Whārangi 1: Biography
I tuhia tēnei haurongo e Wynne Colgan,, ā, i tāngia tuatahitia ki Ngā Tāngata Taumata Rau Ko te wāhanga , 1993.
Edward Shillington was born in Belfast, Ireland, and baptised there on 15 March 1835. He was the son of Margaret Little and her husband, Edward Shillington, a labourer. Little is known of his early life, but he spent 21 years with the Royal Engineers. On 19 January 1856 he married Fanny Gallagher in Belfast. After her death he married a widow, Clara Gillespie (née Corney), at Alverstoke, Hampshire, England, on 6 February 1865.
After a period of military service in China, Shillington arrived in New Zealand in mid 1880 with his wife. The Auckland Free Public Library was due to open on 7 September in that year in the former entertainment hall of the Auckland Mechanics' Institute, whose own library had provided reading and reference facilities for the city since 1842. Shillington applied for the advertised position of first librarian. Of the 42 applicants for the post, few, so far as was known, had mixed much with books. The decision was finally made to appoint 'a married man' for no better reason, it seemed to the New Zealand Herald, than the fact that with the cessation of Sir Julius Vogel's immigration scheme, 'those who incurred the responsibilities of matrimony should be encouraged.' Shillington's remuneration was about that of the city turncock, whose work it was to switch on and off water for the mains.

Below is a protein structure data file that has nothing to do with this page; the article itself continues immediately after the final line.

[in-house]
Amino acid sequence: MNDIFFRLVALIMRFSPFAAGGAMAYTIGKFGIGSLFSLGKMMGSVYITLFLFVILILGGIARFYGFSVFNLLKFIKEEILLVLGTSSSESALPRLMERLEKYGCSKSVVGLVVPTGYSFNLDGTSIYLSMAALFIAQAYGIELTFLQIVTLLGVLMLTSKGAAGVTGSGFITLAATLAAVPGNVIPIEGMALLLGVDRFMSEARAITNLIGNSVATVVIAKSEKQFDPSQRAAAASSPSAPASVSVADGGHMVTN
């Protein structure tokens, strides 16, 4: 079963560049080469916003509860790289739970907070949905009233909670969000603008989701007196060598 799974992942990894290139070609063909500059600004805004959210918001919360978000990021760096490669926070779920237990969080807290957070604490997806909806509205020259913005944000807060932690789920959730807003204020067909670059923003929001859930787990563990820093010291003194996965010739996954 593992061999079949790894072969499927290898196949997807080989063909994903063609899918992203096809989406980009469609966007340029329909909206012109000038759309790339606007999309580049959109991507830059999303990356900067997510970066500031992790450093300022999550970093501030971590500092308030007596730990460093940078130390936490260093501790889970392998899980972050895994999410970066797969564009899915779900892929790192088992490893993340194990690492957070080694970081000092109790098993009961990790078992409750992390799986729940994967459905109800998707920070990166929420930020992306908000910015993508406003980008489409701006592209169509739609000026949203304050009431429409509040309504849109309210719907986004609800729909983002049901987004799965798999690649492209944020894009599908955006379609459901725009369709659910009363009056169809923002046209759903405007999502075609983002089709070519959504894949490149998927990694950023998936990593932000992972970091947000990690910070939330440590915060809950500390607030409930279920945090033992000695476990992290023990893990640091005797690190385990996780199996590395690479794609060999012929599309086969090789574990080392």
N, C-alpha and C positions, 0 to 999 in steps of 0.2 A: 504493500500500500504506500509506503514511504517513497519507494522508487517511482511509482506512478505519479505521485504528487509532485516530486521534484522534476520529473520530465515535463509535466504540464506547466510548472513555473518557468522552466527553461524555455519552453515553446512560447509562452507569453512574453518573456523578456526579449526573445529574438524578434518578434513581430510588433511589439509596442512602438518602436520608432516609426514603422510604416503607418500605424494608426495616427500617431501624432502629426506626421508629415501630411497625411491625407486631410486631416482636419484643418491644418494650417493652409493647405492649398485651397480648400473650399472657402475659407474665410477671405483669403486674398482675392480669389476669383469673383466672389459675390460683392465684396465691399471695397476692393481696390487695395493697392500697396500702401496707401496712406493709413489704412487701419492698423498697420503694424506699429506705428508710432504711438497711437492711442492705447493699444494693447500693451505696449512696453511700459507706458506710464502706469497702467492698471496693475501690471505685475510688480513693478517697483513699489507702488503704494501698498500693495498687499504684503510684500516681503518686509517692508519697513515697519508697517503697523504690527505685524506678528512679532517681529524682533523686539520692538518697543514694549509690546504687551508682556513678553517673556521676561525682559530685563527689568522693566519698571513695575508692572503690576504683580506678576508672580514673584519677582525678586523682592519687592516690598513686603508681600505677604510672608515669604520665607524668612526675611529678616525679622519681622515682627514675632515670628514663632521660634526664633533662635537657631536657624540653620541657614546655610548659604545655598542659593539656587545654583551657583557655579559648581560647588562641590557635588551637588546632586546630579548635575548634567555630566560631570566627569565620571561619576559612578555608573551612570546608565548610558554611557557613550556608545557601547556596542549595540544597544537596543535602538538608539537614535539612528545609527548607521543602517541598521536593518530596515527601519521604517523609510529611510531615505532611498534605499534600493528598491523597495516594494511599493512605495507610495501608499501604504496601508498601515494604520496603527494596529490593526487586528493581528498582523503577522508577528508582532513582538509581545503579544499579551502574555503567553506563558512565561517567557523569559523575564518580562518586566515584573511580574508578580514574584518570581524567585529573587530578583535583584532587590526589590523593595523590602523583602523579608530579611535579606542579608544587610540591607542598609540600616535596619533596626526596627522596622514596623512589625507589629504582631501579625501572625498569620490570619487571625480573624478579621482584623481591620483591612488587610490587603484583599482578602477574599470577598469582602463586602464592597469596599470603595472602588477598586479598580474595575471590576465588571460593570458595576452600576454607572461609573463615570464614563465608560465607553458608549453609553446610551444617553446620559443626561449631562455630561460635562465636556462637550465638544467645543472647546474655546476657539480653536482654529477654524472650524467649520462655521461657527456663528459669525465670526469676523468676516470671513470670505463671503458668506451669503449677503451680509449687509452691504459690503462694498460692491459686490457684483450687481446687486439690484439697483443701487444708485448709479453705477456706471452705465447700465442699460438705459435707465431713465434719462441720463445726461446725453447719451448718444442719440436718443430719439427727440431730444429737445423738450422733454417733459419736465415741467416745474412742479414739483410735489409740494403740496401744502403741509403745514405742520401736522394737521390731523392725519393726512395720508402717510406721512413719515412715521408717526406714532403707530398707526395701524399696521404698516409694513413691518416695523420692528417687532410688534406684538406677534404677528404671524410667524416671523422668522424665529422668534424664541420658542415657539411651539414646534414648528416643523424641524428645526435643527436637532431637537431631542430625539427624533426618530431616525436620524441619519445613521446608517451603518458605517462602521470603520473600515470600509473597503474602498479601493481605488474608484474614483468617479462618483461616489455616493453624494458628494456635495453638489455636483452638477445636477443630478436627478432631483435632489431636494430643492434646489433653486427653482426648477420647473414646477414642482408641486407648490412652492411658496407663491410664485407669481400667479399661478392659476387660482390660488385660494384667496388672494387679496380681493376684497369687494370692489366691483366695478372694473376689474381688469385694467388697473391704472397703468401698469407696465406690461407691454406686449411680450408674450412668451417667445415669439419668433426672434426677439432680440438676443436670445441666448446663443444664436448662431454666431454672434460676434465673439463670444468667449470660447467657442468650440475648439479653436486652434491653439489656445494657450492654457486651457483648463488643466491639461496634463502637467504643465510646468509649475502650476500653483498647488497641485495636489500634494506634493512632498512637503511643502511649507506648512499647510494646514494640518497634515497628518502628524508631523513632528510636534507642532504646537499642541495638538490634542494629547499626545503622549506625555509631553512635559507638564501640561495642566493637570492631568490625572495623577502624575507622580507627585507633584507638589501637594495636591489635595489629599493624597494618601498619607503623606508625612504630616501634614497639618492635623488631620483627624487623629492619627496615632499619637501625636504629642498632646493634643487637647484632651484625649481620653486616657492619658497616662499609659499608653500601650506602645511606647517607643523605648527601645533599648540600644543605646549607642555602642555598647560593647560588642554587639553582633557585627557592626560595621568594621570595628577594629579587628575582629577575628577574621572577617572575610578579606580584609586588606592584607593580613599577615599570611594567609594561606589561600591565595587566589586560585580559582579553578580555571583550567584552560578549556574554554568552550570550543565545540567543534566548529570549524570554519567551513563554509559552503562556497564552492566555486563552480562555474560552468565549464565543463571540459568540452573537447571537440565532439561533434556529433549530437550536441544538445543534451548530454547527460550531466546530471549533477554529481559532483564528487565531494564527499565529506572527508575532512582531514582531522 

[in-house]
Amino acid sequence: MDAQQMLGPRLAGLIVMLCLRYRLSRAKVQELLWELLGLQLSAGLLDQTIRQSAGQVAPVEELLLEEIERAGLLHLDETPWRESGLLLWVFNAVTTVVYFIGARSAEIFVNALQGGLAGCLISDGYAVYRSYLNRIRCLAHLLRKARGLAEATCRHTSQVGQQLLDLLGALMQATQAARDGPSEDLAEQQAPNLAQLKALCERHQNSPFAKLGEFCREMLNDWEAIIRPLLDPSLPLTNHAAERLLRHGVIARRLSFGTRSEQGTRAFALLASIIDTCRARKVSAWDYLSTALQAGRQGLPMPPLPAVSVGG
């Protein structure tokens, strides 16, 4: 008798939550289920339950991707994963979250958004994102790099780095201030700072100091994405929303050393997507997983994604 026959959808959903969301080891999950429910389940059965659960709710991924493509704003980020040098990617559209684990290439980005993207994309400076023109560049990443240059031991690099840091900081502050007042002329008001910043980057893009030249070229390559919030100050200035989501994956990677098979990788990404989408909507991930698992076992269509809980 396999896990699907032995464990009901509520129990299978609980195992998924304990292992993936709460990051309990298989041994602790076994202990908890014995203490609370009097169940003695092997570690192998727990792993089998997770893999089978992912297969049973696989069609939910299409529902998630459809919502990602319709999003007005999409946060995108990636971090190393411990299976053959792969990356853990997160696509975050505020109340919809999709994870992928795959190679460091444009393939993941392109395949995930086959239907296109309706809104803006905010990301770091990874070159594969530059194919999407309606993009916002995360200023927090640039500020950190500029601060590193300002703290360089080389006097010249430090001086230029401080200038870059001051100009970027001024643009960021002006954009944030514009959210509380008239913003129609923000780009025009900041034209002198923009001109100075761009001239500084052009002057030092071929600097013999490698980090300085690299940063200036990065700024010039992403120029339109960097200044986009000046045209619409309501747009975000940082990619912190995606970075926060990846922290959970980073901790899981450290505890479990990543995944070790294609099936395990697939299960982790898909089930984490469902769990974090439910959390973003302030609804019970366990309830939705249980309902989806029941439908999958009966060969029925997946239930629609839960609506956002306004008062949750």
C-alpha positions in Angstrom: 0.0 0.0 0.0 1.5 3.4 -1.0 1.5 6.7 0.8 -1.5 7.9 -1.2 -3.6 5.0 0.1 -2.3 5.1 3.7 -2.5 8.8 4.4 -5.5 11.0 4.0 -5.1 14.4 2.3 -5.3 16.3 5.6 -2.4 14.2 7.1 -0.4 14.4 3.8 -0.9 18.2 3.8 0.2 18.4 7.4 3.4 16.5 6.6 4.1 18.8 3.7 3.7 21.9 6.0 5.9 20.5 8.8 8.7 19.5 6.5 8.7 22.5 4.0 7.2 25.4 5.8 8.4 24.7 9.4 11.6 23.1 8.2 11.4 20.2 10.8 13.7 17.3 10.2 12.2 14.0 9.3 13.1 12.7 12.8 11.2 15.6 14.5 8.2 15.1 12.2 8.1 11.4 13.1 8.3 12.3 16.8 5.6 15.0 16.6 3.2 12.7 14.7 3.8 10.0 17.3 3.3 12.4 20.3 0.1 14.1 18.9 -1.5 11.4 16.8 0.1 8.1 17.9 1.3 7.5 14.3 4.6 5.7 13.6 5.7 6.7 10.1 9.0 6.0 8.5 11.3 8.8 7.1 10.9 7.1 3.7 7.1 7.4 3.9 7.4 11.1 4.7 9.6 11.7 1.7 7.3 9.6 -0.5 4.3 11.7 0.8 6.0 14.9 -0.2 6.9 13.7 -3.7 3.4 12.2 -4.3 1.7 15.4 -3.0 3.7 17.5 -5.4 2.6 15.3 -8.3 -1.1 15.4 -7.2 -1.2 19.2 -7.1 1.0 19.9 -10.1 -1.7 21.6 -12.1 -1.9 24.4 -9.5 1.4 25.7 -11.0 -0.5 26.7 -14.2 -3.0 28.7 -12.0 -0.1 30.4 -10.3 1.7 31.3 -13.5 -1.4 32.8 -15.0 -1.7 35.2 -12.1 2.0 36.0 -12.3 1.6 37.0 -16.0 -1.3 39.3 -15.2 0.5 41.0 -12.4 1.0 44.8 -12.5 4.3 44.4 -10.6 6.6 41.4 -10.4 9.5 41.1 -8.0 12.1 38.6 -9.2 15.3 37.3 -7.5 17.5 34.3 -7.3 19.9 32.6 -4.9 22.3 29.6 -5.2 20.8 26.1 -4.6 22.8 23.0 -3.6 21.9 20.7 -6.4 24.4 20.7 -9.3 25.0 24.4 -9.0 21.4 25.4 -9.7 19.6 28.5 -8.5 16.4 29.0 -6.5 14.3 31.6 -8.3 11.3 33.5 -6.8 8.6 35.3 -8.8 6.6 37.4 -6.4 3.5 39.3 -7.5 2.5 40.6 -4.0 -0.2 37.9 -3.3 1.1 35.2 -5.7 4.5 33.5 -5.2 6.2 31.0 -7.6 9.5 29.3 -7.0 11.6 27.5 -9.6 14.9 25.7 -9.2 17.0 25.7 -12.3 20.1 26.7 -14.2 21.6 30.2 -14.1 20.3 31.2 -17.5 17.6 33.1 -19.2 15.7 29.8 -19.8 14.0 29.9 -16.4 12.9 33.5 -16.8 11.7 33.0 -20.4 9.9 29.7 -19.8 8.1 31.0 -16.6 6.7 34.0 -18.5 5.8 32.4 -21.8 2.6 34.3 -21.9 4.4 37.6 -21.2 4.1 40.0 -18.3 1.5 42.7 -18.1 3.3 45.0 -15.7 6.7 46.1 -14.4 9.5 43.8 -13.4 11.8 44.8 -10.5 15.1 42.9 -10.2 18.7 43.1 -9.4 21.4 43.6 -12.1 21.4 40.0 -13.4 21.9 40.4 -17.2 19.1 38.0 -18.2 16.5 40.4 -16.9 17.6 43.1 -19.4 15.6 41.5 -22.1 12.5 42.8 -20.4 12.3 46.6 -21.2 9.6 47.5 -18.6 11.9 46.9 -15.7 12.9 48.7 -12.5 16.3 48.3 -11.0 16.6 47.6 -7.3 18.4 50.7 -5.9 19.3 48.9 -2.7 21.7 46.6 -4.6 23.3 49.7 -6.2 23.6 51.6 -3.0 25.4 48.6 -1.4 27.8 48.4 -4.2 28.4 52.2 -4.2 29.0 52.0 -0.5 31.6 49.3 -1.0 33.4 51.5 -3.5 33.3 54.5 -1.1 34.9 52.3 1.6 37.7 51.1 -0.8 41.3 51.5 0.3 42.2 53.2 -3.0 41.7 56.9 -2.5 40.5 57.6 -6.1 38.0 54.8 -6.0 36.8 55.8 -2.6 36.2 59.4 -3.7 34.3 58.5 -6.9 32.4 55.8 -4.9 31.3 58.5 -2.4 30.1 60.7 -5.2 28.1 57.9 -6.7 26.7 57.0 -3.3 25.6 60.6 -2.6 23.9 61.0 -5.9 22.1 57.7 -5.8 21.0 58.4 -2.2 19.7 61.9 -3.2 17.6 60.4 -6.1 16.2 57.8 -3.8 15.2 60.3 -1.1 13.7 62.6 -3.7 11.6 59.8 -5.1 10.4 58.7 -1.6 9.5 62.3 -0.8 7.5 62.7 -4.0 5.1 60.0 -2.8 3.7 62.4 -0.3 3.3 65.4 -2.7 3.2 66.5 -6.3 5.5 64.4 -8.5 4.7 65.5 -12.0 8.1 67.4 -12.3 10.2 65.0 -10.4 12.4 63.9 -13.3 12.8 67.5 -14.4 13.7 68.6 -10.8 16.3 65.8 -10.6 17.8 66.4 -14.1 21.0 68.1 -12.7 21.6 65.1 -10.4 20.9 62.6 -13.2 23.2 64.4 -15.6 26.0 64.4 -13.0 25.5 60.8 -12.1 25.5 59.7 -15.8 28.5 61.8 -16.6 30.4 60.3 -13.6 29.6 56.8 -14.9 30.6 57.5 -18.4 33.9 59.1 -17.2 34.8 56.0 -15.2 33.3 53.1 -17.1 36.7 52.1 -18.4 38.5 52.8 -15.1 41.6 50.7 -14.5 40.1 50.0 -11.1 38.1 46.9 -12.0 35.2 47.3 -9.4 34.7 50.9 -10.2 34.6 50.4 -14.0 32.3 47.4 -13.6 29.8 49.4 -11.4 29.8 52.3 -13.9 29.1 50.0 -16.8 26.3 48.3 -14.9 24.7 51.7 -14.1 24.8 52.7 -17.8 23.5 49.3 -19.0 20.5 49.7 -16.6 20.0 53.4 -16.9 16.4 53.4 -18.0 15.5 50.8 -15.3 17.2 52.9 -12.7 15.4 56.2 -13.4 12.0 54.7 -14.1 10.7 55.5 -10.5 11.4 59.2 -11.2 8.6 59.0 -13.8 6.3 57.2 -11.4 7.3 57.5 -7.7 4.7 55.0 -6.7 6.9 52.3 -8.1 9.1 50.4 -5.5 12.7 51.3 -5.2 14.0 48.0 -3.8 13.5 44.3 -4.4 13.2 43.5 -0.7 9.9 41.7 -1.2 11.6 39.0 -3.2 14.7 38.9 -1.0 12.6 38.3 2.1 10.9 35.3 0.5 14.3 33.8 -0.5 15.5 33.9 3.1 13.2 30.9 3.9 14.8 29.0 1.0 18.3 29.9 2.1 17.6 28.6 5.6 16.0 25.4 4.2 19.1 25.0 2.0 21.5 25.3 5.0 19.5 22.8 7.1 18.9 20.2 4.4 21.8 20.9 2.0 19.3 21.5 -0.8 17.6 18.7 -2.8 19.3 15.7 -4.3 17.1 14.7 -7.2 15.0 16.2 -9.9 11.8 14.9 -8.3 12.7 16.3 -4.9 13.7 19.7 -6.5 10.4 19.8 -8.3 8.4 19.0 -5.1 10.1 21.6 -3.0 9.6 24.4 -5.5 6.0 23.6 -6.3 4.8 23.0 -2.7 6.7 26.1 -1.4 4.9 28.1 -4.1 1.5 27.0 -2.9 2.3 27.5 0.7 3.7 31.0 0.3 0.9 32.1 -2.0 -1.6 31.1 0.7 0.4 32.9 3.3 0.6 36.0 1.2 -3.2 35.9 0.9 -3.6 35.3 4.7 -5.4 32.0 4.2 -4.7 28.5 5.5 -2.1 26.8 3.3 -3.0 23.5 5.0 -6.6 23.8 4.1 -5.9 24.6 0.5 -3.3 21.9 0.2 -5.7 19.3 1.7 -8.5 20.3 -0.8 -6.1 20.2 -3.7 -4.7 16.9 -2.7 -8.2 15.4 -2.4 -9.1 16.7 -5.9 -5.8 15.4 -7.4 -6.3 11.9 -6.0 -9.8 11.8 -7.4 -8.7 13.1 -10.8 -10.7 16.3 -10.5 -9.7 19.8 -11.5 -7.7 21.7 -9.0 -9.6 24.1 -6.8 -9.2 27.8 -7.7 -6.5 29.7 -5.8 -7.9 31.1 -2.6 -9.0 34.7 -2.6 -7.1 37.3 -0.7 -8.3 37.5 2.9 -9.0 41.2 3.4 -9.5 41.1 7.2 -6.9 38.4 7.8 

As librarian Shillington had nominal charge of the collections, but was not expected to take part in their selection. That task was entrusted to a committee of academics, senior journalists and businessmen. His successor remembered him as 'a typical military man' whose aim it was to see that visitors obeyed the rules, of which there were many. In his first year he was able to report that more cakes of soap had disappeared from the public washroom than books from the shelves (two only were unaccounted for); he had had occasion to speak only twice in 12 months to 'gentlemen' for spitting on the floor. And, as an example of what he termed 'biblio-kleptomania', a would-be thief whom he personally apprehended in 1892 was sentenced to three years' penal servitude.
The opening of a new library building – now the Auckland City Art Gallery – on 26 March 1887 brought Shillington a new-found prominence in the community, and a personal friend in Sir George Grey, the library's greatest benefactor. In collaboration with Grey, he was responsible for receiving and arranging on the shelves Grey's wide-ranging and important collection of books and manuscripts in both English and Maori, as well as his collection of pre-1501 printings. Shillington was also director of the city's art gallery after its opening in the same building in 1888.
In 1890 Shillington requested an increase in salary. Although still allowed only limited participation in book selection, he now had added responsibilities: the new library was much larger than the old one, and he no longer had a clerical assistant. The request was refused, the council's minutes noting 'the desirability of obtaining a librarian with a good literary knowledge'. Such an appointment would not come about for a further 23 years. Shillington was retired in 1913 and appointed one of two curators of the Grey collection. He died in Auckland on 28 July 1920, survived by his wife, and a son and daughter of his first marriage.